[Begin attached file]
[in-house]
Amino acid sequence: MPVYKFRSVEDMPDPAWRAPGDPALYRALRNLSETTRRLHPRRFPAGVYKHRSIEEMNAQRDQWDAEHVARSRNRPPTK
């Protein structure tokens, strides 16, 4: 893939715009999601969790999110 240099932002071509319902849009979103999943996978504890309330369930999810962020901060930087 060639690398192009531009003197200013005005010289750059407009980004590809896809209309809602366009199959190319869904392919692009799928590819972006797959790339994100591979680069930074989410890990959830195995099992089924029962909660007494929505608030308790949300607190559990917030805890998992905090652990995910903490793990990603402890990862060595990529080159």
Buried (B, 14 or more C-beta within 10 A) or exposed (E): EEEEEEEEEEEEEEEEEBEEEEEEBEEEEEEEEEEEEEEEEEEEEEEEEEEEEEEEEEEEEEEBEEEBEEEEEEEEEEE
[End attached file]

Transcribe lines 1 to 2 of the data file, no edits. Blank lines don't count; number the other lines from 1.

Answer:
[in-house]
Amino acid sequence: MPVYKFRSVEDMPDPAWRAPGDPALYRALRNLSETTRRLHPRRFPAGVYKHRSIEEMNAQRDQWDAEHVARSRNRPPTK